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NUCLEAR_reactor on beach

Phil Taylor - Medill Chicago

The Palisades nuclear facility on Lake Michigan near South Haven, Mich.  Power companies may  be allowed to build new nuclear power plants in Illinois if lawmakers vote this week to lift the current moratorium.


Ban on new Illinois nuclear reactors may be lifted

by Phil Taylor
April 15, 2008


For the first time in more than 20 years, new nuclear reactors could be considered for an Illinois town near you.

Lawmakers in the Illinois House are expected to vote this week on an amendment to the Public Utilities Act that would lift the long-standing state moratorium on new nuclear reactors. Under the current ban, new reactors cannot be built without the “demonstrable technology” to safely store the high-level radioactive waste produced by nuclear plants.

So far, no such technology exists, and best-case scenarios by the federal Department of Energy suggest a proposed nuclear repository at Yucca Mountain in Nevada won’t be operable until 2017. But lawmakers such as amendment sponsor, Rep. JoAnn Osmond (R- Antioch), say this is no reason to discount the benefits of nuclear energy.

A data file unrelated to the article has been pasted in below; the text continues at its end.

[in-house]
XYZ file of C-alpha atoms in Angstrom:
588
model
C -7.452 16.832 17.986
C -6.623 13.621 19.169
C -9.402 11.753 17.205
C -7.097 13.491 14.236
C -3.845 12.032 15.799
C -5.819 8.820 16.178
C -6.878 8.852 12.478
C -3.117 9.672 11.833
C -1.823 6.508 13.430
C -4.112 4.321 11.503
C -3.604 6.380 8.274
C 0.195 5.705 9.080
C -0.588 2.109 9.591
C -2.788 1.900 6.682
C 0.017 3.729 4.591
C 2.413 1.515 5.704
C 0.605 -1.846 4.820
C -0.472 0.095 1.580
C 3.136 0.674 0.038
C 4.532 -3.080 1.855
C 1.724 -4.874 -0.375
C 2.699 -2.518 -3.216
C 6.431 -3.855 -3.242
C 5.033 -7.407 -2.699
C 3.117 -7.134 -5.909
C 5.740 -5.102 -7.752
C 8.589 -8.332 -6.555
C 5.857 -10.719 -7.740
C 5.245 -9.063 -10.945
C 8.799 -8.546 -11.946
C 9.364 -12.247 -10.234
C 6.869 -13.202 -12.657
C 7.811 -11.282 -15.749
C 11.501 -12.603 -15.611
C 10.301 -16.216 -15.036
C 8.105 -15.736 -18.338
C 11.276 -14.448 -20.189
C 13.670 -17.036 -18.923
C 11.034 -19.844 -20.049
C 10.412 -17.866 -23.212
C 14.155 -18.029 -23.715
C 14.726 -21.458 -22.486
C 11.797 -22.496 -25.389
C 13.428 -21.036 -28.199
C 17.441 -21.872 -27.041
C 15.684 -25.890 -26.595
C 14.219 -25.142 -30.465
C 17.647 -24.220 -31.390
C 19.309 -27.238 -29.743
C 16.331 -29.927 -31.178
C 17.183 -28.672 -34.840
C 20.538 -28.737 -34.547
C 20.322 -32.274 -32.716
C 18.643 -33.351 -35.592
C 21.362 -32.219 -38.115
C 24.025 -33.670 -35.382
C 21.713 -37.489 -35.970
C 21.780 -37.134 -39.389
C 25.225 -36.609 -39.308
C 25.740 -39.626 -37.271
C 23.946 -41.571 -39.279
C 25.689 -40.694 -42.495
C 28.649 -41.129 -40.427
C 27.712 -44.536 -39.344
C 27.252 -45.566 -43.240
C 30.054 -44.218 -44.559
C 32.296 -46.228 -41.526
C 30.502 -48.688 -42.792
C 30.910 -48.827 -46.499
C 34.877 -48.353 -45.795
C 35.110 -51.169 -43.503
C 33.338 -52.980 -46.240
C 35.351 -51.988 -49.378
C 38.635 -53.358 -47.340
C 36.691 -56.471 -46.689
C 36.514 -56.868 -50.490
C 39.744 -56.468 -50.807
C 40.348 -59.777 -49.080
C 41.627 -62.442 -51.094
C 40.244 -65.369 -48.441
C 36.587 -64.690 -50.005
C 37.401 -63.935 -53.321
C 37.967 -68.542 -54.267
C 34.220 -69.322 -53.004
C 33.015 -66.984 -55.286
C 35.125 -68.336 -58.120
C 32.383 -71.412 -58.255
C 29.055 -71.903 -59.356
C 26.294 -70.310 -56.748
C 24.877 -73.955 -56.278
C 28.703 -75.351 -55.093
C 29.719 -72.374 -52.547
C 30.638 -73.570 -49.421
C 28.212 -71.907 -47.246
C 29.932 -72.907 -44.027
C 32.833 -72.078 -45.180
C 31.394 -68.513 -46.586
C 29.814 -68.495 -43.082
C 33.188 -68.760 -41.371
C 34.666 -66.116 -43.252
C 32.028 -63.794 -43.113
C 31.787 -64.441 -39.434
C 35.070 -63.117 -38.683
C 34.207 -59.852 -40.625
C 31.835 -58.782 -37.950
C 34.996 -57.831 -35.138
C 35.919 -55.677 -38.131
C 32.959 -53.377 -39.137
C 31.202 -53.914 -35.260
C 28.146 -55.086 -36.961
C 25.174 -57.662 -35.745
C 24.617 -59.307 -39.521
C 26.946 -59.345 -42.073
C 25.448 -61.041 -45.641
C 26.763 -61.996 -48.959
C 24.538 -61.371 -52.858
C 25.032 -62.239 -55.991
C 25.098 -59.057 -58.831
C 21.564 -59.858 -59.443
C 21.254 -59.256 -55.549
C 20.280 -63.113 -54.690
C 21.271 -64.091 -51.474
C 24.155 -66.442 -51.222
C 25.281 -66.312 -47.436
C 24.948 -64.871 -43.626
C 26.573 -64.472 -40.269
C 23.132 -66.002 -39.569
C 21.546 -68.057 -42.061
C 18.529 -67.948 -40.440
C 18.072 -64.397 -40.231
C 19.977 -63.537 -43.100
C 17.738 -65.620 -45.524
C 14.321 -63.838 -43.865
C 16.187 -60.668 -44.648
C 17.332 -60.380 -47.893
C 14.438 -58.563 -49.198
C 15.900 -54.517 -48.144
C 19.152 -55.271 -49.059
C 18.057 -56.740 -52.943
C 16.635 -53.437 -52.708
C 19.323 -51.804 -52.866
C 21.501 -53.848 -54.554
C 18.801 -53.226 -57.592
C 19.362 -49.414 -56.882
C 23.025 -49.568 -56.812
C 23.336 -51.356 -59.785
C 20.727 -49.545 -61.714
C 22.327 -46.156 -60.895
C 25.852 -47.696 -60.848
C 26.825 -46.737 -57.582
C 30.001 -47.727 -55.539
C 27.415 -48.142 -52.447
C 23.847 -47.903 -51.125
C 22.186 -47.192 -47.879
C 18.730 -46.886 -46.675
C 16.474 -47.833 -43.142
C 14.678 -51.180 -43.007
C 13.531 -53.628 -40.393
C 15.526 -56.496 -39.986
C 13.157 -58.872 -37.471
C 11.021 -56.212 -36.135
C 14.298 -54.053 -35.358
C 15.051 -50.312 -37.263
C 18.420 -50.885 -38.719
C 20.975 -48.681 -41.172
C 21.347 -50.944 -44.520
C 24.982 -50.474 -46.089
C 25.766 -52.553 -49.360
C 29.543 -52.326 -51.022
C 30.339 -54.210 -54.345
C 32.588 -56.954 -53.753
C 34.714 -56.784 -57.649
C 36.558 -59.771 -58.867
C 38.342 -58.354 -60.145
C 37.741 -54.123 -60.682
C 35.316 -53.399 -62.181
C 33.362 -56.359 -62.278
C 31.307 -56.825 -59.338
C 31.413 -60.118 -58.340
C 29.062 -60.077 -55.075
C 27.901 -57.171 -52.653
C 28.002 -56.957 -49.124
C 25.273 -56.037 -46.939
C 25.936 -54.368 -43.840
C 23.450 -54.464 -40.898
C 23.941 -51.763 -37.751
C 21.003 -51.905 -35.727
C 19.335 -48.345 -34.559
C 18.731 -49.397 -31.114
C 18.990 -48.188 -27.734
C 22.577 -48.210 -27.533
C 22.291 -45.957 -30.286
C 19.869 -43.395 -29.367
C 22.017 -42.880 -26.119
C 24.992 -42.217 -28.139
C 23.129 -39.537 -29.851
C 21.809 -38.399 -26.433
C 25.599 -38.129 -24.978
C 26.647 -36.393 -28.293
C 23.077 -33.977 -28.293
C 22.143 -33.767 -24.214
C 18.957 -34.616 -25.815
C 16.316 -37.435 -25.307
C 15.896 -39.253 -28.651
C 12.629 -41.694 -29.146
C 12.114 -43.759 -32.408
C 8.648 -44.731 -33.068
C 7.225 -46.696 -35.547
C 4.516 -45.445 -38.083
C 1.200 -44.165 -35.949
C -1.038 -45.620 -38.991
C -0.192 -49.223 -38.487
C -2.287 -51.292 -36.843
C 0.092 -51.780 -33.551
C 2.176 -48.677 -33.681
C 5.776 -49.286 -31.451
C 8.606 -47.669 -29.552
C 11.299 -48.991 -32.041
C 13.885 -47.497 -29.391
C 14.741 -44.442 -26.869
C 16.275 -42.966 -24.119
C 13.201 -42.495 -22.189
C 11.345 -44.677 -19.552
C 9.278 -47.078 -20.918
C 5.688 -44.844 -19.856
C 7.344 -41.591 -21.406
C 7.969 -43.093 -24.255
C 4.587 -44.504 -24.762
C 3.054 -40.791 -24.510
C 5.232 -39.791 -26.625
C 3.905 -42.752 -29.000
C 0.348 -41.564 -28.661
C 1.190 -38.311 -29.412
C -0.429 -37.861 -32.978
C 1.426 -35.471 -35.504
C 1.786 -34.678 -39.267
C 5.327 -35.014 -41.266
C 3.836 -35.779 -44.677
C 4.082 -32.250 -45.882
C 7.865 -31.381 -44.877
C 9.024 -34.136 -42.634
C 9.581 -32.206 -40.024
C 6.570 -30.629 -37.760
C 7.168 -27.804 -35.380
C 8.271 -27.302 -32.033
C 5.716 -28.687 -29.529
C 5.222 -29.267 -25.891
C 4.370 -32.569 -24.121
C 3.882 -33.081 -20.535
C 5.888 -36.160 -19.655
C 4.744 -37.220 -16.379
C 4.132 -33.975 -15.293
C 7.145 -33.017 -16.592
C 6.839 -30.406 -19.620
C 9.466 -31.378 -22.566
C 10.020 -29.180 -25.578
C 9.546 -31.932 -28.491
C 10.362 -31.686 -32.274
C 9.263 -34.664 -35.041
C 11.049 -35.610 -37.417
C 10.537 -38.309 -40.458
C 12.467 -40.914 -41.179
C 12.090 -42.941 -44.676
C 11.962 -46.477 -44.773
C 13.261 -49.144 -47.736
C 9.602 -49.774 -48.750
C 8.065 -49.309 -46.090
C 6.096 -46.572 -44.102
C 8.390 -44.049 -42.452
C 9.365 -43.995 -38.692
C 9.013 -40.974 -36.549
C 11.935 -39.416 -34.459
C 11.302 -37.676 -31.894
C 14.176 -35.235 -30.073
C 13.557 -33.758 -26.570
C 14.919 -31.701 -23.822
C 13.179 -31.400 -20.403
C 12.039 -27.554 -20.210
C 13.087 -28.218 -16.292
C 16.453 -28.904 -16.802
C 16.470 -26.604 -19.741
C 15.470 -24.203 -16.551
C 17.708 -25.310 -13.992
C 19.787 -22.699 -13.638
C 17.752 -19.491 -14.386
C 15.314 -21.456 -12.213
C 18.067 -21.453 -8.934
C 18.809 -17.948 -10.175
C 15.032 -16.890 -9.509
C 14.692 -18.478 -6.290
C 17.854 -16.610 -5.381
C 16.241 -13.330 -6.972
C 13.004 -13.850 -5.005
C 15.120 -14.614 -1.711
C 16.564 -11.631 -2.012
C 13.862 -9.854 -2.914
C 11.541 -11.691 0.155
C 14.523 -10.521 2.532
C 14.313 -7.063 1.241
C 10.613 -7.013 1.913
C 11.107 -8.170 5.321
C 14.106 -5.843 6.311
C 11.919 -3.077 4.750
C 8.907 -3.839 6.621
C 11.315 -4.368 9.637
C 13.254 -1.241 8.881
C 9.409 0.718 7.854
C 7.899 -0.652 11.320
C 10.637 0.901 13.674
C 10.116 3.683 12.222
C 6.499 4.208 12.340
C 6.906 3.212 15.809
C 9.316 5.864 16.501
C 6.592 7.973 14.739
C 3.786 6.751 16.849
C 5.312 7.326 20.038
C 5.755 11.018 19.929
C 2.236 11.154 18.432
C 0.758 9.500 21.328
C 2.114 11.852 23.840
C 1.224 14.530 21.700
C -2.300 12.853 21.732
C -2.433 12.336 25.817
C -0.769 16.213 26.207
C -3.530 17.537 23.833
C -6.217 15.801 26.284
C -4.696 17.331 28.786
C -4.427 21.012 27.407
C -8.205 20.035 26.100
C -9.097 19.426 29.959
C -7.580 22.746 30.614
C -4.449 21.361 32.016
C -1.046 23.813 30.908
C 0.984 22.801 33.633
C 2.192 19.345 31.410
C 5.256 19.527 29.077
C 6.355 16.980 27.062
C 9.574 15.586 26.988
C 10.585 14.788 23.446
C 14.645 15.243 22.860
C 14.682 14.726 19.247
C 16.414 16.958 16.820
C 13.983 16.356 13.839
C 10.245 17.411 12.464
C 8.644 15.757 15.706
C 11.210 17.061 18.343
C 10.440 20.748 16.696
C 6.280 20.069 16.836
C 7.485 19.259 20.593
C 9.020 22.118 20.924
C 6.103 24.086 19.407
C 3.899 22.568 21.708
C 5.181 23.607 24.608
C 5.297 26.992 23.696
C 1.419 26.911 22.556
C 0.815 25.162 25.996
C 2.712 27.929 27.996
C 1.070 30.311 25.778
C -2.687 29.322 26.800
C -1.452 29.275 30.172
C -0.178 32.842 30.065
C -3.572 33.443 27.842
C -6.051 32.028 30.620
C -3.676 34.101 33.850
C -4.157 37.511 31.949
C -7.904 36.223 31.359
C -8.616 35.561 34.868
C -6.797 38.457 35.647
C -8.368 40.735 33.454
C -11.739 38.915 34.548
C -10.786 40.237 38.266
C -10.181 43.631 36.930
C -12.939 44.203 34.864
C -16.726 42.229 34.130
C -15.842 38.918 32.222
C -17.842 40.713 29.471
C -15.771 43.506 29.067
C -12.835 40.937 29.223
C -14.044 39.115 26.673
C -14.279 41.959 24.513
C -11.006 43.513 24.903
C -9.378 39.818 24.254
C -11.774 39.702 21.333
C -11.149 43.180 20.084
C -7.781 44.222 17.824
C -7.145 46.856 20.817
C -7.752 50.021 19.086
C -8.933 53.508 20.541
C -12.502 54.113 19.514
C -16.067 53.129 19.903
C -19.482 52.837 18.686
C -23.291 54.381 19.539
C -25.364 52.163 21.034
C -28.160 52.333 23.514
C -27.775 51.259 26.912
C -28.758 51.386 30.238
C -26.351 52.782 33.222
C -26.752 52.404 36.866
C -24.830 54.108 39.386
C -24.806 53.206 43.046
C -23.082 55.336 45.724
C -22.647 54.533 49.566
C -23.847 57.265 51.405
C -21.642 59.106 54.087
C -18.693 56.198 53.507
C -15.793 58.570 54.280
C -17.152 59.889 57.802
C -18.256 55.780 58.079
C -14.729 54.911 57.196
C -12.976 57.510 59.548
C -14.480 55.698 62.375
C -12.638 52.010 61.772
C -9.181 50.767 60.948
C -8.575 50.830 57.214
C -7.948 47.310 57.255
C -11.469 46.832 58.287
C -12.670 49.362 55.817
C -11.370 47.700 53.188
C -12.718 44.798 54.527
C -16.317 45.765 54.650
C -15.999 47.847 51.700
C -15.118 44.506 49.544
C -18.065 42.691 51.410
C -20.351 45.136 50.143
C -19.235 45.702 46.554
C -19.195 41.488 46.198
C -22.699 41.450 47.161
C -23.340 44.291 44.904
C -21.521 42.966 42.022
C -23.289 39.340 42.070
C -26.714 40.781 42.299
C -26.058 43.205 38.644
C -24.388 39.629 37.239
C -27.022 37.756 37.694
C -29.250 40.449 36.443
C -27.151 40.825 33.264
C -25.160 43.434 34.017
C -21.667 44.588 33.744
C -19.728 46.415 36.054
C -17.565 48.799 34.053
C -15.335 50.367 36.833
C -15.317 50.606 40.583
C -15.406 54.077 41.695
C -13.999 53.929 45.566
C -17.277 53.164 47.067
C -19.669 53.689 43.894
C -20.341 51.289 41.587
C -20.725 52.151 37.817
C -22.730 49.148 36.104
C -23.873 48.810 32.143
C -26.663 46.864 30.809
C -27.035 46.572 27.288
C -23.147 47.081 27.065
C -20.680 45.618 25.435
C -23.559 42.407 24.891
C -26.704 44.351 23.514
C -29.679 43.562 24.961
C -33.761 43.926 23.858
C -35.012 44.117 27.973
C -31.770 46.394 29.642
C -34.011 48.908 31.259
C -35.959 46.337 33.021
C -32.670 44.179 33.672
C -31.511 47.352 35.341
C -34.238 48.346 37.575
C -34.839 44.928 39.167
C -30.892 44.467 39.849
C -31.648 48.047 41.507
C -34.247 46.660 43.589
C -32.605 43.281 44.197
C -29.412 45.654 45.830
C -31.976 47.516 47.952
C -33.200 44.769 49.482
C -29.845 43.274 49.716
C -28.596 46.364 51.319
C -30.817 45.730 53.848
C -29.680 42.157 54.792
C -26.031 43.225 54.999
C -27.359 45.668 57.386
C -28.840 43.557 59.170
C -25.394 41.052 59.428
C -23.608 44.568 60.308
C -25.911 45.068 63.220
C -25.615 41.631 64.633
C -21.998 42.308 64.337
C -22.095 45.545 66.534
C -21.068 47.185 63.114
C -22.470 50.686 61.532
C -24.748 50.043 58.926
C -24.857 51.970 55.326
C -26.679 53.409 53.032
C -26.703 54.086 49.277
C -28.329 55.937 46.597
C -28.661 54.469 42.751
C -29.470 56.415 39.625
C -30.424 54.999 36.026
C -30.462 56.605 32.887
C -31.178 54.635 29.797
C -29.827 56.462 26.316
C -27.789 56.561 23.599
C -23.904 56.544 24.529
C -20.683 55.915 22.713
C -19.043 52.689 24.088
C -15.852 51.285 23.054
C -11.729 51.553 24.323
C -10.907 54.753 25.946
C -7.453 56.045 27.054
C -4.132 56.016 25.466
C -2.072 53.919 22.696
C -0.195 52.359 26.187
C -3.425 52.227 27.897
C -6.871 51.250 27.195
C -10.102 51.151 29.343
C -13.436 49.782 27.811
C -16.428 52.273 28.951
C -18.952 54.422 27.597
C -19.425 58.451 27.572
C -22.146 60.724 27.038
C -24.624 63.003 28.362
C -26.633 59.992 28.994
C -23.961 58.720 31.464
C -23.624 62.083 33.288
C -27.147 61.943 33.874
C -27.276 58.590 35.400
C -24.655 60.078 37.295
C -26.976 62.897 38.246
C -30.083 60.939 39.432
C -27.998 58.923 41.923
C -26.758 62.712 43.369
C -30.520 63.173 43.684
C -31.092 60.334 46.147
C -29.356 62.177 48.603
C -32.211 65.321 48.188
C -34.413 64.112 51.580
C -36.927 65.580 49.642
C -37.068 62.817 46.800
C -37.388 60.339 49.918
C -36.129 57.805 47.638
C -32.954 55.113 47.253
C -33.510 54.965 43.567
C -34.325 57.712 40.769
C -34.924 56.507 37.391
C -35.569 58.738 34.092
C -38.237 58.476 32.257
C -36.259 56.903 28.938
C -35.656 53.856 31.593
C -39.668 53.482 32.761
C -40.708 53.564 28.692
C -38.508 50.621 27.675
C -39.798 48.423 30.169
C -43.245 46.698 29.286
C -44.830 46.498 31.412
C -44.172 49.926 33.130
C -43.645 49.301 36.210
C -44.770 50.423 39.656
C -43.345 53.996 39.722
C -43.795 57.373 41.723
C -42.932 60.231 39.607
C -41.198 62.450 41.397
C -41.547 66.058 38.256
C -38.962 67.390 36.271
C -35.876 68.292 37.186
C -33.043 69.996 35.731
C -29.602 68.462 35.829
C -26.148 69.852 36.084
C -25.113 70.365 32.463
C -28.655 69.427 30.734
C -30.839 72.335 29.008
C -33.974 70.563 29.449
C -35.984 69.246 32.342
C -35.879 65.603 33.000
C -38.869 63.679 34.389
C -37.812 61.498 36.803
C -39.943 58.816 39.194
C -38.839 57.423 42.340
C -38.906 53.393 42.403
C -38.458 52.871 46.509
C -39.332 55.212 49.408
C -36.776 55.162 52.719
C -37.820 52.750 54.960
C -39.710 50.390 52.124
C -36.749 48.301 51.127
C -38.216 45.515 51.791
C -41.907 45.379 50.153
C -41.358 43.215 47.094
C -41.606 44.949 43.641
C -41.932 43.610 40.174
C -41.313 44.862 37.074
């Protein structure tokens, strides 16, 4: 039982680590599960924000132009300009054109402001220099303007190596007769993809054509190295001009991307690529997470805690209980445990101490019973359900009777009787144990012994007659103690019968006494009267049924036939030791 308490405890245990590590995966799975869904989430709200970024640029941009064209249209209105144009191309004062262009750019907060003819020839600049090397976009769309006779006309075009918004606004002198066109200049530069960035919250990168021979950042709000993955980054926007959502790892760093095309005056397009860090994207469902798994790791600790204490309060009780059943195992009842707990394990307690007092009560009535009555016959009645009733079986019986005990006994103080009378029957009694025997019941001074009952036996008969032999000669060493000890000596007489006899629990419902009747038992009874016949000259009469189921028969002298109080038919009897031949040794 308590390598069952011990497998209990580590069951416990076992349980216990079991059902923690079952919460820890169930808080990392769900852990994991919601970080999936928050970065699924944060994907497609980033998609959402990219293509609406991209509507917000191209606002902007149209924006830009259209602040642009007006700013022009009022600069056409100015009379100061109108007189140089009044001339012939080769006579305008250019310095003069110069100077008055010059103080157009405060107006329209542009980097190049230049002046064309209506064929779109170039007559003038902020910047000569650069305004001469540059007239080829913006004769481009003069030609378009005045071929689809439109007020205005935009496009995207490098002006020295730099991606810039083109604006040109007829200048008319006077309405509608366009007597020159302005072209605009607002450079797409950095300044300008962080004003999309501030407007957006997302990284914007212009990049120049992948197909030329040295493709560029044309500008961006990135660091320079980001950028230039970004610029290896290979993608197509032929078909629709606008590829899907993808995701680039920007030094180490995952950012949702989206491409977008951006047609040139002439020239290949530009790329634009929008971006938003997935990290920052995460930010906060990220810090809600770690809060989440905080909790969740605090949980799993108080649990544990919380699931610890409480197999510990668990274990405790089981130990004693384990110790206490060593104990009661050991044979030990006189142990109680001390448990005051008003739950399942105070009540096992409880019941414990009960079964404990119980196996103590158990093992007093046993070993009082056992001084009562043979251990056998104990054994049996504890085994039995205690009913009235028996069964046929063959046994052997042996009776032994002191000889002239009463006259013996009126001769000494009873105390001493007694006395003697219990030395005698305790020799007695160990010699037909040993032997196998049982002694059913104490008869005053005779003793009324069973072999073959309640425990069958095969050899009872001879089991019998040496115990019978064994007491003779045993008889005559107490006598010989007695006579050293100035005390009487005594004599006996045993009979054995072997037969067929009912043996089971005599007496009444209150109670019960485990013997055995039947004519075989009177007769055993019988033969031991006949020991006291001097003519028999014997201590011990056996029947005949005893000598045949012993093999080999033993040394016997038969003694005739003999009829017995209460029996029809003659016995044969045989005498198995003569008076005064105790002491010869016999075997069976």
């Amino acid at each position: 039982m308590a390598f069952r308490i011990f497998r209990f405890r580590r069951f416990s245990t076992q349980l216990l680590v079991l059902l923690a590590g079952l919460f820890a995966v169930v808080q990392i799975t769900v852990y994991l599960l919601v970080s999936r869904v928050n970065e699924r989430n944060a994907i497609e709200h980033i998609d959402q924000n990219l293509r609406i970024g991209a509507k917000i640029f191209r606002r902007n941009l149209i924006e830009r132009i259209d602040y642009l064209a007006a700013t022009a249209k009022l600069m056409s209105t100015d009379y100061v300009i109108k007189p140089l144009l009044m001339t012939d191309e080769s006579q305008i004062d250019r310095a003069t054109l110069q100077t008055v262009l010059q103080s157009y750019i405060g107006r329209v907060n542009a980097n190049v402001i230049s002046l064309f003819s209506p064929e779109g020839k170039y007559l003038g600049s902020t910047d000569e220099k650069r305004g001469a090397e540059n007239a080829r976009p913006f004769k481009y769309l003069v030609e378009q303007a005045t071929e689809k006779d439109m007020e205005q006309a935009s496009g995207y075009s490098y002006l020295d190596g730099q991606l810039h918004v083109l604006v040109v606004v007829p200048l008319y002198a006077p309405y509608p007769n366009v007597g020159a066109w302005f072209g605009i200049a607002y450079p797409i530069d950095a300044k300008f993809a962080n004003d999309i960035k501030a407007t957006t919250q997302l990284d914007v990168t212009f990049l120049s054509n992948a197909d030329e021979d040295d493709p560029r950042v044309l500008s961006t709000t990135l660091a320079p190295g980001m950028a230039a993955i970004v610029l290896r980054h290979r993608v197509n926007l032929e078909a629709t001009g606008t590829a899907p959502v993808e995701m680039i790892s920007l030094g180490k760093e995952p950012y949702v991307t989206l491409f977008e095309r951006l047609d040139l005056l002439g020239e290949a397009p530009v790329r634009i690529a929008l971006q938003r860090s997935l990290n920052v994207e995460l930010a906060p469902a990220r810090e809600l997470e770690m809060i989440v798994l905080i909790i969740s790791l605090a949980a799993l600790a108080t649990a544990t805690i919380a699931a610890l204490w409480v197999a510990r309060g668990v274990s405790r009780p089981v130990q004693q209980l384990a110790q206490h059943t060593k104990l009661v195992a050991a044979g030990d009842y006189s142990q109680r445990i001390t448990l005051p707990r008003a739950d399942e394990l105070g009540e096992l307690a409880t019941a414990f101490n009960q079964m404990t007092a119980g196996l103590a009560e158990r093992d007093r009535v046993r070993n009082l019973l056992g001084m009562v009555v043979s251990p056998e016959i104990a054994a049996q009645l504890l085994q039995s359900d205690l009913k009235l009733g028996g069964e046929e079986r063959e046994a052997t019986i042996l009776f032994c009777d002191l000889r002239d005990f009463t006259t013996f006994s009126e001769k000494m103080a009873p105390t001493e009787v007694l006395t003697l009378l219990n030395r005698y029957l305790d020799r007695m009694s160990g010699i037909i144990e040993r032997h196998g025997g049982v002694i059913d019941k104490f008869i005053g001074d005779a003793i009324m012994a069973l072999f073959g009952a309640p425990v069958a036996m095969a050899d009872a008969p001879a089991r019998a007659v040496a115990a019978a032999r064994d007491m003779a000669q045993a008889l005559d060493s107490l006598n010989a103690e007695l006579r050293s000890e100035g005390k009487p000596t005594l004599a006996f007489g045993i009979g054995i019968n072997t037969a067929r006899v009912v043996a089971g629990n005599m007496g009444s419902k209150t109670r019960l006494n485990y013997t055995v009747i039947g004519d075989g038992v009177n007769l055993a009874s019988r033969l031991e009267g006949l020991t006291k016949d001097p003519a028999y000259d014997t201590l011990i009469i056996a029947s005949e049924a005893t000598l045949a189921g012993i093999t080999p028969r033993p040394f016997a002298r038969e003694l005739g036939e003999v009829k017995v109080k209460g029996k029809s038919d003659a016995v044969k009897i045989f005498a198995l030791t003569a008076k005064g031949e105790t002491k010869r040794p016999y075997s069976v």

Even if the amendment passes, it would take several years for any plant proposals to pass the licensing and financial hurdles necessary to begin construction of a new reactor.  In addition, global demand for reactor parts has grown and supplies are prohibitively tight.

Illinois currently has 11 operating nuclear reactors that produce about 45 percent of the state’s electricity.  Warrenville-based Exelon Nuclear, which operates all but one of the reactors, said it has no plans to expand nuclear power in Illinois.

“We don’t have any plans to build new plants in Illinois,” said company spokeswoman Krista Lopykinski.  “We really are not involved in any details of it.”

Exelon’s recently approved early site permit at its Clinton, Ill. plant was filed to clear the way for the possibility of future projects, however, Lopykinski said.

Still, environmental activists and at least one legislator are complaining that the amendment was rushed through the house public utilities committee earlier this month.

The committee held a hearing on April 2 with little warning and not enough public comment, said Jonathan Goldman, executive director of the Springfield-based Illinois Environmental Council.

“It always concerns us when they try to sneak something through,” Goldman said. The council was unaware of the amendment until a half hour before it was approved in a 10-2 committee vote, he said.  The action could be considered by the full House as soon as Thursday.  The amendment would then move to the state senate, sponsored by Sen. Michael Bond (D-Grayslake).

“Hopefully, we’ll have a few days to talk to the individual legislators,” Goldman said. “This is a pretty major change that would be taking place.”

Rep. Al Riley (D-Matteson), one of two committee members to vote against the amendment, said he wasn’t ready to support such a sweeping proposal.